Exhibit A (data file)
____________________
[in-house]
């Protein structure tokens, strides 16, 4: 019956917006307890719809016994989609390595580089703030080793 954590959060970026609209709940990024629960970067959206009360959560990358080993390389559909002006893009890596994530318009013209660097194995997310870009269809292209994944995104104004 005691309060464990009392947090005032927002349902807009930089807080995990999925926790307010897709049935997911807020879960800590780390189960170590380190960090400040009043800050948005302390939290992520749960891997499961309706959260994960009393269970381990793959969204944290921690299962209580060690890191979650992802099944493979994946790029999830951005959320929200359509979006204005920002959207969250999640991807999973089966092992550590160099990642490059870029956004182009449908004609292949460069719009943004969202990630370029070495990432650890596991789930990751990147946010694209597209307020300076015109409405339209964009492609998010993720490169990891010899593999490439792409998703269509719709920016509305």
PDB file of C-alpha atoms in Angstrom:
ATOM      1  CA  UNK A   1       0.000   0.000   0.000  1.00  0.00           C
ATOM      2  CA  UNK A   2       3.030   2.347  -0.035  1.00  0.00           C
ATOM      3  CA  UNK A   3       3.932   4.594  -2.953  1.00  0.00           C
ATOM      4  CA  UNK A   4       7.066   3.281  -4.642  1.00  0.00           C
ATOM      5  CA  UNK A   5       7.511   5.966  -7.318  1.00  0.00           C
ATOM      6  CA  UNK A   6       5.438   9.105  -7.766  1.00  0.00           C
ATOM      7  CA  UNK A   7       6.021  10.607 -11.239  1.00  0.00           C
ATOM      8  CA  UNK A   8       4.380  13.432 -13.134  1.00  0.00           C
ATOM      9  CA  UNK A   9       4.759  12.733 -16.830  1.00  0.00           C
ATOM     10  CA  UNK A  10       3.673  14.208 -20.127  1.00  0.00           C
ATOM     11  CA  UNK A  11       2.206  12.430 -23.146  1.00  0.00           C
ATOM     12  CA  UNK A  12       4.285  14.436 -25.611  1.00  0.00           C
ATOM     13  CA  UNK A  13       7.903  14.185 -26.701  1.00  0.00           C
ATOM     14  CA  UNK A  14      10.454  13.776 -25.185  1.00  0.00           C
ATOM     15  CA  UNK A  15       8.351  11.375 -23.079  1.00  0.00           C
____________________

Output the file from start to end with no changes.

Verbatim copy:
[in-house]
């Protein structure tokens, strides 16, 4: 019956917006307890719809016994989609390595580089703030080793 954590959060970026609209709940990024629960970067959206009360959560990358080993390389559909002006893009890596994530318009013209660097194995997310870009269809292209994944995104104004 005691309060464990009392947090005032927002349902807009930089807080995990999925926790307010897709049935997911807020879960800590780390189960170590380190960090400040009043800050948005302390939290992520749960891997499961309706959260994960009393269970381990793959969204944290921690299962209580060690890191979650992802099944493979994946790029999830951005959320929200359509979006204005920002959207969250999640991807999973089966092992550590160099990642490059870029956004182009449908004609292949460069719009943004969202990630370029070495990432650890596991789930990751990147946010694209597209307020300076015109409405339209964009492609998010993720490169990891010899593999490439792409998703269509719709920016509305």
PDB file of C-alpha atoms in Angstrom:
ATOM      1  CA  UNK A   1       0.000   0.000   0.000  1.00  0.00           C
ATOM      2  CA  UNK A   2       3.030   2.347  -0.035  1.00  0.00           C
ATOM      3  CA  UNK A   3       3.932   4.594  -2.953  1.00  0.00           C
ATOM      4  CA  UNK A   4       7.066   3.281  -4.642  1.00  0.00           C
ATOM      5  CA  UNK A   5       7.511   5.966  -7.318  1.00  0.00           C
ATOM      6  CA  UNK A   6       5.438   9.105  -7.766  1.00  0.00           C
ATOM      7  CA  UNK A   7       6.021  10.607 -11.239  1.00  0.00           C
ATOM      8  CA  UNK A   8       4.380  13.432 -13.134  1.00  0.00           C
ATOM      9  CA  UNK A   9       4.759  12.733 -16.830  1.00  0.00           C
ATOM     10  CA  UNK A  10       3.673  14.208 -20.127  1.00  0.00           C
ATOM     11  CA  UNK A  11       2.206  12.430 -23.146  1.00  0.00           C
ATOM     12  CA  UNK A  12       4.285  14.436 -25.611  1.00  0.00           C
ATOM     13  CA  UNK A  13       7.903  14.185 -26.701  1.00  0.00           C
ATOM     14  CA  UNK A  14      10.454  13.776 -25.185  1.00  0.00           C
ATOM     15  CA  UNK A  15       8.351  11.375 -23.079  1.00  0.00           C